"ATTENTION EVERYONE--There's a site called - a new online phone book w/personal information: everything from pics you've posted on FB or web, your approx credit score, home value, income, age, etc. You can remove yourself by first searching for yourself on their site to find the URL of your page, then going to the Privacy button on the bottom of their page to remove yourself. Copy & repost."

Wednesday, April 28, 2010

Faith is not Fear

Faith is not Fear.

Several weeks ago, I published the article "Faith is not Religion." When I did, I felt somewhat reluctant, not wanting to wade into the religious quagmire spiraling through American politics. If you have not read the article, you might want to read it before finishing this since I feel no less reluctant to write this article.

As we all know, there are three dominant religions in current history. Two of these began as what I think of as relief valves for the original, which is Judaism.

The Jewish religion was, as I understand it, founded on the backs of those who suffered for their faith. Their God was an angry demanding and unforgiving deity. This God maimed, punished, and killed those who dared not obey without hesitation, without question.

Then, a man who many now claim to be the Son of God walked the lands of what was then Palestine. Everyone knows the stories of His deeds, His words, His lessons, and His death. Central to His message was compassion, loving one's enemy as one's friend, turning the other cheek, building plows out of swords. He healed the sick, welcomed all to listen and follow. He spoke of a loving, forgiving God.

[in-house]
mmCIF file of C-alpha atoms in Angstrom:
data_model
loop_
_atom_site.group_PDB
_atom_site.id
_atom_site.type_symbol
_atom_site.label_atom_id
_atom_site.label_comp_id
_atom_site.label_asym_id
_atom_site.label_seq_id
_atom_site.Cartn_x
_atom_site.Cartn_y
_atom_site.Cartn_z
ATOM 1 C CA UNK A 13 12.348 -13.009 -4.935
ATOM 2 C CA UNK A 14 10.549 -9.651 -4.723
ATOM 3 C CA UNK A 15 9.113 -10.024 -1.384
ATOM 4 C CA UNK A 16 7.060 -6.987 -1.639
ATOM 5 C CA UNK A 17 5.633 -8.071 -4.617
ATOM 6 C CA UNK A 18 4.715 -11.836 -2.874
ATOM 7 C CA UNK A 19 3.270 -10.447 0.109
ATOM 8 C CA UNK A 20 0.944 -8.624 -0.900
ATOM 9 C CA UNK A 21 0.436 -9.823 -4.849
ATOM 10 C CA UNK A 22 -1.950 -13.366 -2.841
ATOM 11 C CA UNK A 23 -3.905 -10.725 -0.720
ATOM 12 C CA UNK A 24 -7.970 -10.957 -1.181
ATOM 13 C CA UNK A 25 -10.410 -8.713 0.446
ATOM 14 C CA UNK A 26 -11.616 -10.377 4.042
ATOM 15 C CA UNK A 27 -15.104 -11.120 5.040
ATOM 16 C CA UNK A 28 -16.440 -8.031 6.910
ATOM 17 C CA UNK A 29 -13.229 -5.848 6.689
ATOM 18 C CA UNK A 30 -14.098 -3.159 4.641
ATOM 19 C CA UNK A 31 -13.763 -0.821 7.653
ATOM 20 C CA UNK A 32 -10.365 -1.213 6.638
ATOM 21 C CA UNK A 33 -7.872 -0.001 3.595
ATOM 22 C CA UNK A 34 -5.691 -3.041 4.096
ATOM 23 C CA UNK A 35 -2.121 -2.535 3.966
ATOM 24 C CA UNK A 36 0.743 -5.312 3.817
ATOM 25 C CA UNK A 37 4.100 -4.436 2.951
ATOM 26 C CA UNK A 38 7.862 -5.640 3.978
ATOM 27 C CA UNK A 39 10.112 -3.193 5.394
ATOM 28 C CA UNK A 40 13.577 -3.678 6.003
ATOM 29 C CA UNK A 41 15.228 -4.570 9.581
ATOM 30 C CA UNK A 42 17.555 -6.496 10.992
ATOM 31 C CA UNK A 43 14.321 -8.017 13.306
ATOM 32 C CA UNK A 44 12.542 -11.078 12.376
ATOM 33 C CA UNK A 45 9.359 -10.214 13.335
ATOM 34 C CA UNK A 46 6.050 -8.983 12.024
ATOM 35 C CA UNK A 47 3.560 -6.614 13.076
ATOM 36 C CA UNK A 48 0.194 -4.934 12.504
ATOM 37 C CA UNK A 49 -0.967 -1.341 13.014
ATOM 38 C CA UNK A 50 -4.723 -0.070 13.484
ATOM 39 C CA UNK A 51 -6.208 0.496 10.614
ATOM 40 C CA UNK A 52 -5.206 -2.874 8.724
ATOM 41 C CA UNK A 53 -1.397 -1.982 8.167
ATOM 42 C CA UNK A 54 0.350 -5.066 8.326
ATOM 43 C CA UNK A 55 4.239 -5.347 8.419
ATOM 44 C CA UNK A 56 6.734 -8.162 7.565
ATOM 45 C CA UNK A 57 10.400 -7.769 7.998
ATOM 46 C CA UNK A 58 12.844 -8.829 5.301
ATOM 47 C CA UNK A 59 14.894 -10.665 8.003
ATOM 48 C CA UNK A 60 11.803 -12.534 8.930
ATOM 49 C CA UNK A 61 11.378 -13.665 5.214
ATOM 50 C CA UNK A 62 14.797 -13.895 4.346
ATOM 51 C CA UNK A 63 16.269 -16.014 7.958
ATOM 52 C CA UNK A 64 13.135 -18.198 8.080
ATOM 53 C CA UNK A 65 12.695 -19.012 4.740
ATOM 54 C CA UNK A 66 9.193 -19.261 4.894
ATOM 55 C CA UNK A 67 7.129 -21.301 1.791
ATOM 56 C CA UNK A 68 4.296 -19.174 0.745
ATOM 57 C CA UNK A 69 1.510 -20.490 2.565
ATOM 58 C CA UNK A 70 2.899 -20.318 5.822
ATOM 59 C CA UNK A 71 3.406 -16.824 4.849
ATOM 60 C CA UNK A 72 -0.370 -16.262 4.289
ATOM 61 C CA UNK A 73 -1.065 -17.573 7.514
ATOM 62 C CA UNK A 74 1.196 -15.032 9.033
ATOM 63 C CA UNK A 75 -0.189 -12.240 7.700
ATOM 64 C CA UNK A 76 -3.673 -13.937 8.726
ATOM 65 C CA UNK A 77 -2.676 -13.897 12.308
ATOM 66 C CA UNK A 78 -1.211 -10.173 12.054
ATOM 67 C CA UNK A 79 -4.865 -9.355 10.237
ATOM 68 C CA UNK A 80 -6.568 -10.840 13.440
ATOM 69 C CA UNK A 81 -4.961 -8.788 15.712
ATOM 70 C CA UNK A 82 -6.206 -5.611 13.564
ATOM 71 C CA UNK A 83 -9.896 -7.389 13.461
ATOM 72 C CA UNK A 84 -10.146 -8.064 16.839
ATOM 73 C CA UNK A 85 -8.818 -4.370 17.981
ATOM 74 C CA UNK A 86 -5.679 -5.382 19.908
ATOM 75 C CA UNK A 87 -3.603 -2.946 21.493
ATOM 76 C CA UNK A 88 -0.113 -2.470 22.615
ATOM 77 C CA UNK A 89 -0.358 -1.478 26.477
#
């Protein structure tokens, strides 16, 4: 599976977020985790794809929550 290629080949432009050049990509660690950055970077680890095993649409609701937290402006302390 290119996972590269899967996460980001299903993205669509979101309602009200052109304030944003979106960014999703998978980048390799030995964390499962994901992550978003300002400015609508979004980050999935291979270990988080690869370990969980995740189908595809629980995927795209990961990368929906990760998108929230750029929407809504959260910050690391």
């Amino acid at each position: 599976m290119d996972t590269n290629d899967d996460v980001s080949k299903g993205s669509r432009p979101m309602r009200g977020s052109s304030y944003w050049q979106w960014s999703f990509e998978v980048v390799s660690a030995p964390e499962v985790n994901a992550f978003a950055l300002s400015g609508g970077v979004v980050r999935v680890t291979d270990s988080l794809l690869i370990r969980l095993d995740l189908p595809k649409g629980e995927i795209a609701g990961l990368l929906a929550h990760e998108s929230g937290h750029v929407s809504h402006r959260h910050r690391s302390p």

Centuries later, another man, the Prophet Mohammad walked the same ground, offered, I believe, an enlightened message, teaching the need for harmony and education. He too spoke of a loving, forgiving God.

I do not believe that either, Son of God or Prophet, intended hatred and fear to be central to what they felt humans needed for peaceful co-existence.

Yet now centuries later, followers of all three religions seem to feel it necessary to reach far back in time for the Old Testament God's discriminating lack of compassion so they might now beget a future.

Fear is not Faith.

I write this with conviction. I do not think followers of the three religions can ever live together as long as fear is the batter from which loaves of justice are baked and shared during meals.